The Lowland by Jhumpa Lahiri page 73-74 on the paperback
One day, inside one of the books he’d given her, there was a note asking her to meet him at the cinema. A matinee showing–a hall close to Park Street.
She was afraid to go, afraid not to. It was one thing to fall into conversations with him on the portico, or at the Coffee House, or walk over to the College Square to watch the swimmers in the pool. They had not yet strayed from that immediate neighborhood, where they were simply fellow students, where it was always reasonable for them to be.
The afternoon on the film she hesitated, and she ended up being so late that she didn’t arrive until the interval flustered, worried that he’d changed his mind or had given up on her, almost daring him to do this. But he had dared her, too, to show up.
He was there, outside the theatre, smoking a cigarette, standing apart of the groups of people already discussing the first part of the film. The sun was beating down and he lifted his hand as she approached, angling his head toward her face, forming a little canopy over their heads. The gesture made her feel alone with him, sheltered in that great crowd. Distinct from the pedestrians, afloat on the city’s swell.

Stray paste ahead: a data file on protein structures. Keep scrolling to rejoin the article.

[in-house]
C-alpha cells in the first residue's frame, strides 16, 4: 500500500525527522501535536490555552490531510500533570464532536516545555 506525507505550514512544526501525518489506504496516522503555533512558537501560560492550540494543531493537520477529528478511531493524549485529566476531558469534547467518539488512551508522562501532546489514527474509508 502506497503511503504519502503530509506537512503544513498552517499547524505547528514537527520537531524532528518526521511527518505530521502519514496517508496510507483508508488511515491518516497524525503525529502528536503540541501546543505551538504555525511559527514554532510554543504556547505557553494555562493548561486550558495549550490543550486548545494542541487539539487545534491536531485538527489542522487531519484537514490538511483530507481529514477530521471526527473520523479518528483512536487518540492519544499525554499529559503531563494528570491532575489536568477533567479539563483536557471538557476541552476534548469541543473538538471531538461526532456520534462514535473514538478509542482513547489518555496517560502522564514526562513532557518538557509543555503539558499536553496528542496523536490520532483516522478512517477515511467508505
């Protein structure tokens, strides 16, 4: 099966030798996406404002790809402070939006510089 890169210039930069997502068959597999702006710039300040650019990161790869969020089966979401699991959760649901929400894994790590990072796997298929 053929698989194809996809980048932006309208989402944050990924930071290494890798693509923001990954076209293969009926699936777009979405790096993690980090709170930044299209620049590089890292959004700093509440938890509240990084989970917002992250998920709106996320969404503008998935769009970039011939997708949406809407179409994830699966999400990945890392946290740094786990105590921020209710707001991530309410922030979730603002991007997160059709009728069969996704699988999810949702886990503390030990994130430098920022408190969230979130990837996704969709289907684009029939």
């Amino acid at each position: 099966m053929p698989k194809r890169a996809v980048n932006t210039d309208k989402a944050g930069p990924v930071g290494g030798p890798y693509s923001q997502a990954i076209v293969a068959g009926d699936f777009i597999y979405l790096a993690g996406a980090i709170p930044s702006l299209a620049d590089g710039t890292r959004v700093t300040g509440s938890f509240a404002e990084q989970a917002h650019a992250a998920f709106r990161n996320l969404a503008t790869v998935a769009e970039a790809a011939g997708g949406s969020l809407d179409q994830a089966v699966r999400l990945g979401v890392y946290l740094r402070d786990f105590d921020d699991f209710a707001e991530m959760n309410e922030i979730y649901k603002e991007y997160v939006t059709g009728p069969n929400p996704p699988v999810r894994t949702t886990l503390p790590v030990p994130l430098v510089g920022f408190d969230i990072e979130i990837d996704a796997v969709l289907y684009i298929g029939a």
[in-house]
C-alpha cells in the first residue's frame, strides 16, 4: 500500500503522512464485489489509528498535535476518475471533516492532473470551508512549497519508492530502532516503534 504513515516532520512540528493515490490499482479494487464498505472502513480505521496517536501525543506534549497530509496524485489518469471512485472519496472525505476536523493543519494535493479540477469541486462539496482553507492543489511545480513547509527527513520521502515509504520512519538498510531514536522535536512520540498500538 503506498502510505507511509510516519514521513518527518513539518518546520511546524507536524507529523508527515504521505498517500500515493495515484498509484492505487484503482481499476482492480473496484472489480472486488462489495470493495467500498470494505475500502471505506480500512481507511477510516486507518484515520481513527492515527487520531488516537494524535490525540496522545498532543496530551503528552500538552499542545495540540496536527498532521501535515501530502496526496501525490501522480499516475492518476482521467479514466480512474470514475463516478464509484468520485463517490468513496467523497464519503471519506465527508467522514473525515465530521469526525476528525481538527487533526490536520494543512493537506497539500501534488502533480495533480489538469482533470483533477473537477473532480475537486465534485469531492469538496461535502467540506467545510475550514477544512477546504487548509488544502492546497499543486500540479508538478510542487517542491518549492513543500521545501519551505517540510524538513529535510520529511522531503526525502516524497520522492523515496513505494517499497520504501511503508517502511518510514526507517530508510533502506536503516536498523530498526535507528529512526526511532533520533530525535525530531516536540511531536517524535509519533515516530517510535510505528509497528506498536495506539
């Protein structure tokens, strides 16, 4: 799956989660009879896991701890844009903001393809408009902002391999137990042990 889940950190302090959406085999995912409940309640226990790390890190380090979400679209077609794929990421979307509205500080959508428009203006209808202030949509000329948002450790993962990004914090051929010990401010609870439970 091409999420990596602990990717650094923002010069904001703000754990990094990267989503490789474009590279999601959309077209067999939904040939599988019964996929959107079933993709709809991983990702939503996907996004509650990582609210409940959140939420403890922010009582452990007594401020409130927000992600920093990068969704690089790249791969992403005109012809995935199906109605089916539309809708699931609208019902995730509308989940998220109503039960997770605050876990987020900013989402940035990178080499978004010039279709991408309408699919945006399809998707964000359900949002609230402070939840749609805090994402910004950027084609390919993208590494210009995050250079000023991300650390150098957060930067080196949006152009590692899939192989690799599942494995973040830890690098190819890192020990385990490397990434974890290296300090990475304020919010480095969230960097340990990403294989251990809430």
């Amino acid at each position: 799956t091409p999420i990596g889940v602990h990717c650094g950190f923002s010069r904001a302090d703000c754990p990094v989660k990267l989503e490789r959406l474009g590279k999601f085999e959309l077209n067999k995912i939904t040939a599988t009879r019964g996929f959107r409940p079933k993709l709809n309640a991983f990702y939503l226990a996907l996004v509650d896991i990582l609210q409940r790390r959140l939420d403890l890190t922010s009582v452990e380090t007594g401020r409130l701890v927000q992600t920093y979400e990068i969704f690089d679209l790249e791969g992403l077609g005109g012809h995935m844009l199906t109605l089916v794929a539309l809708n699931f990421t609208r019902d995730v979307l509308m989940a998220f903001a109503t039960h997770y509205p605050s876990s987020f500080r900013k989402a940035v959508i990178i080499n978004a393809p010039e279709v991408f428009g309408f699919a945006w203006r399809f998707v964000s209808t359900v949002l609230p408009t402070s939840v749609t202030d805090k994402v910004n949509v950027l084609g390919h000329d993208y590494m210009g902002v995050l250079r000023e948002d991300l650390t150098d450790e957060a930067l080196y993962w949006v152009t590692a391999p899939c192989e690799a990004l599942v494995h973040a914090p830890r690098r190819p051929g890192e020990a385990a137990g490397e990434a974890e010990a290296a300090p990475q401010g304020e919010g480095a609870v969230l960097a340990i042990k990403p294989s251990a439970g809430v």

She saw no sign of irritation or impatience in his expression when he spotted her. She saw only his pleasure in seeing her. As if he knew she would come; as if he knew, event that she would deliberate, and be as ridiculously late as she was.When she asked what had happened in the film so far, he shook his head.
I don’t know, he said, handing her the ticket. He’d been standing there all the while on the sidewalk, waiting for her. Waiting, until they were in the darkness of the theatre, to take her hand.